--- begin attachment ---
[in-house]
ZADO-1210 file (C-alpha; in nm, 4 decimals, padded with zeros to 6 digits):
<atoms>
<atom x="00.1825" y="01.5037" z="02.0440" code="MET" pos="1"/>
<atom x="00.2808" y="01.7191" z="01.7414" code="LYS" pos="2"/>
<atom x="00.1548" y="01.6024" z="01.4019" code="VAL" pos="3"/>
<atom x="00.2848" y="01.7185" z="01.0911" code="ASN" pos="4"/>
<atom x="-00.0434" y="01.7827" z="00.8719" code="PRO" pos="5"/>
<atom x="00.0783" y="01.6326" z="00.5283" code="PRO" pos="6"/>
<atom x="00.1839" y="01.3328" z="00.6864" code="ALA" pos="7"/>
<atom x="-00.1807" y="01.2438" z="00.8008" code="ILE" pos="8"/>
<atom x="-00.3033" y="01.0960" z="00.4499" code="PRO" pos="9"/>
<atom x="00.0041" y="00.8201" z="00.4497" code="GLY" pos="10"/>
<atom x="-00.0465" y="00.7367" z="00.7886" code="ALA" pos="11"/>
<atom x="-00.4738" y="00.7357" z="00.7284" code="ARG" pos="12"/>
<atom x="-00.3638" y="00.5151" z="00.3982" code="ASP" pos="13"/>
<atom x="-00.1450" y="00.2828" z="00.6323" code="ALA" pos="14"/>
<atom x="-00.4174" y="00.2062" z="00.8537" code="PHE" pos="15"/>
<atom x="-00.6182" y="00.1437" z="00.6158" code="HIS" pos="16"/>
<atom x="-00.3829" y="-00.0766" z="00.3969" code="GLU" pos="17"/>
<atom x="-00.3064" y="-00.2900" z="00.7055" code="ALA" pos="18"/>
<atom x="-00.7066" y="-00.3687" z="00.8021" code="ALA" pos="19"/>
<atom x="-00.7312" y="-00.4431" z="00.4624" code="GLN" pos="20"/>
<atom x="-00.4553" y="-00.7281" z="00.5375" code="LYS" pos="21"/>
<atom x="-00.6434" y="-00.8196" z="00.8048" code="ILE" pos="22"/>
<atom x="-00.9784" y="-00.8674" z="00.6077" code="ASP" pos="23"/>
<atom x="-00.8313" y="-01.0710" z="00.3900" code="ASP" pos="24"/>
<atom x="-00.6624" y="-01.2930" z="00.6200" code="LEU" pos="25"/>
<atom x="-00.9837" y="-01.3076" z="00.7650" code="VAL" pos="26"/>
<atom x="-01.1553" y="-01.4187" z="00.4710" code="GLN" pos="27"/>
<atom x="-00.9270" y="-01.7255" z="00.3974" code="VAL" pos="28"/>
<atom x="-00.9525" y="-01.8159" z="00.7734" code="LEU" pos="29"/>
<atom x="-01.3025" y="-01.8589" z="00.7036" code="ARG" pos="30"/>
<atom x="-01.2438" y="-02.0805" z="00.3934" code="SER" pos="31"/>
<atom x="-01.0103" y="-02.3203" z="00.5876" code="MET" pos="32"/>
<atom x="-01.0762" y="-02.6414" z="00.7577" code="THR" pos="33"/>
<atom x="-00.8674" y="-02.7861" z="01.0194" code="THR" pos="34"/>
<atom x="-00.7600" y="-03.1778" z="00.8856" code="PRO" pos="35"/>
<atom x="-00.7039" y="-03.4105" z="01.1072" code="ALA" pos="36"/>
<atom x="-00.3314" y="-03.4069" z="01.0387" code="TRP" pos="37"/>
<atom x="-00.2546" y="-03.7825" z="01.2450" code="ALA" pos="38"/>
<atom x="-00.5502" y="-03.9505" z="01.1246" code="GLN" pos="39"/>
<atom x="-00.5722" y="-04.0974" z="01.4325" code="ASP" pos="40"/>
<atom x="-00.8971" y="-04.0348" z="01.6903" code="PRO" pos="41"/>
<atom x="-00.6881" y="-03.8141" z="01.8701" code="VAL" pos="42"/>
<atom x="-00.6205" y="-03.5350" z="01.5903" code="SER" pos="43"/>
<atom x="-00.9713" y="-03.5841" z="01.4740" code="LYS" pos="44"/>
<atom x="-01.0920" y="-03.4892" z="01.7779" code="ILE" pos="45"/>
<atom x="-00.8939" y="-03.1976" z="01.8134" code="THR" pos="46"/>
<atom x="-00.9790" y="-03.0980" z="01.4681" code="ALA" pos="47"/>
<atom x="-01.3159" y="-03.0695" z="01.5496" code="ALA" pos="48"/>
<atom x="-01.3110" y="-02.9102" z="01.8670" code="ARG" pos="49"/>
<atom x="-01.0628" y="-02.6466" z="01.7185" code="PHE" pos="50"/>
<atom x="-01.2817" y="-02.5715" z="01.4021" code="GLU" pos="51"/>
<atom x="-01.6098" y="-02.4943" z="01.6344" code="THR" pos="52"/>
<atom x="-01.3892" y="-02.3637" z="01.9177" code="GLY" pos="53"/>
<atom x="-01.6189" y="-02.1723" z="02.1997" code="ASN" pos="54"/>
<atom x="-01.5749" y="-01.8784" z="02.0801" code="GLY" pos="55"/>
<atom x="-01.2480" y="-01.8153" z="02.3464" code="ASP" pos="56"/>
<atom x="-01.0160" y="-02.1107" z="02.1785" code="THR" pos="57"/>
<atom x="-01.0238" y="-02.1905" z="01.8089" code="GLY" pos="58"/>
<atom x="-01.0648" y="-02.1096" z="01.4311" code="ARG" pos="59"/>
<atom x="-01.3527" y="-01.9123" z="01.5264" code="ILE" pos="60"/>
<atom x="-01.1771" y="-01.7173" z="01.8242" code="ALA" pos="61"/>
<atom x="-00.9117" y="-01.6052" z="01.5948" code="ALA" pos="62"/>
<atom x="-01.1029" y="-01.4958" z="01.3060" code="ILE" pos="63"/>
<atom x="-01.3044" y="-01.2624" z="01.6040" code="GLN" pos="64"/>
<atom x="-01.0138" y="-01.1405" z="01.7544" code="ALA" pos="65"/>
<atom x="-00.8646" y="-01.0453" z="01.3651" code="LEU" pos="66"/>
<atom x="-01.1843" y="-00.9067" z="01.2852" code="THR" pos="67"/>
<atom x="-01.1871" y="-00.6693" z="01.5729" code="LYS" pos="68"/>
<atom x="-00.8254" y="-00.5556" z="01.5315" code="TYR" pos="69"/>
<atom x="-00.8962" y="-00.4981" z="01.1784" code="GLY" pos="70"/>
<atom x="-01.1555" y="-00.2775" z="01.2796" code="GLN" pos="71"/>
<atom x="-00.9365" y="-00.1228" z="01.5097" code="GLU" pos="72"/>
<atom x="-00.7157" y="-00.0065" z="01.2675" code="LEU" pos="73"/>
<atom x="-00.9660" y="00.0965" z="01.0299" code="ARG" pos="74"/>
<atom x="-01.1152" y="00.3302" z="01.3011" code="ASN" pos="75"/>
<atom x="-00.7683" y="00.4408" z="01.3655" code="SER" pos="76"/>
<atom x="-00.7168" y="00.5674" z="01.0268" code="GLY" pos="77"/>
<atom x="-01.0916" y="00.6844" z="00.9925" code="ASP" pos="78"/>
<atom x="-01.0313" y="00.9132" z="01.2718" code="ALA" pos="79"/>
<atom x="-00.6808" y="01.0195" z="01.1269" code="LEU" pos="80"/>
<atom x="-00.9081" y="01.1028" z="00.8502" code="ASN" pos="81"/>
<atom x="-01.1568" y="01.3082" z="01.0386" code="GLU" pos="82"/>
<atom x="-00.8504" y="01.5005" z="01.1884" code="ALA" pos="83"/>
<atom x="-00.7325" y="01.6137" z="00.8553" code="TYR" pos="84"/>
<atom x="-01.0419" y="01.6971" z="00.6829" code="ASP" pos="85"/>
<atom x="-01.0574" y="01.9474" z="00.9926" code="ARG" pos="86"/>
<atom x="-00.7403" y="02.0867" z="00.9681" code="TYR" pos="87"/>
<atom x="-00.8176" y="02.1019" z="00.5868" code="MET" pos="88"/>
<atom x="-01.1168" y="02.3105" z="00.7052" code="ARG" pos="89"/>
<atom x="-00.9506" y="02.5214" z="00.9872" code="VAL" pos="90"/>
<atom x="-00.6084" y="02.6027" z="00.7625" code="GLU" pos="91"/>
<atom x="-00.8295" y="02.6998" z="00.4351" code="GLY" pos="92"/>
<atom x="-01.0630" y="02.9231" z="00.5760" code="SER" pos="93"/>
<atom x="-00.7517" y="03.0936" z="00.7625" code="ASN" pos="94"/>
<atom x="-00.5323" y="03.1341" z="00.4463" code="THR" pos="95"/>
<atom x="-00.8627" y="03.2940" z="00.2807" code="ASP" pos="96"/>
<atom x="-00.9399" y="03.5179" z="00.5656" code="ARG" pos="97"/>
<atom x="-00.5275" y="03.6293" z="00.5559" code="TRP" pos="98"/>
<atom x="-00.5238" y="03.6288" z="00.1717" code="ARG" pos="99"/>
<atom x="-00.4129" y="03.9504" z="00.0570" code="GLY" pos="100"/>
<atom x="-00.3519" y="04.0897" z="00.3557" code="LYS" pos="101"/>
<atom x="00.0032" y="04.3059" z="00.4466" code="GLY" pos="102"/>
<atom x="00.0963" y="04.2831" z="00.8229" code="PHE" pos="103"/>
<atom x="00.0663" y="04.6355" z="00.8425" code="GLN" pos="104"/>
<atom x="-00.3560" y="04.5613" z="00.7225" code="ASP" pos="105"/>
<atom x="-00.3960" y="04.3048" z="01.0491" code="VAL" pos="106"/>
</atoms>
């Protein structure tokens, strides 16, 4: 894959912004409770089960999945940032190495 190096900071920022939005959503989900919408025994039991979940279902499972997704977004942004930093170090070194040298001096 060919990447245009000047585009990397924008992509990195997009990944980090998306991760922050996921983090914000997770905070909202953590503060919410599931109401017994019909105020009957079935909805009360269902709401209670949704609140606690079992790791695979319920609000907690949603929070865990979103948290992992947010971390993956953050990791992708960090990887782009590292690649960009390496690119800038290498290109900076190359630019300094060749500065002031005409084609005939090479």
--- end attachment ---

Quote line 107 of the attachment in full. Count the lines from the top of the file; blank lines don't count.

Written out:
<atom x="00.0663" y="04.6355" z="00.8425" code="GLN" pos="104"/>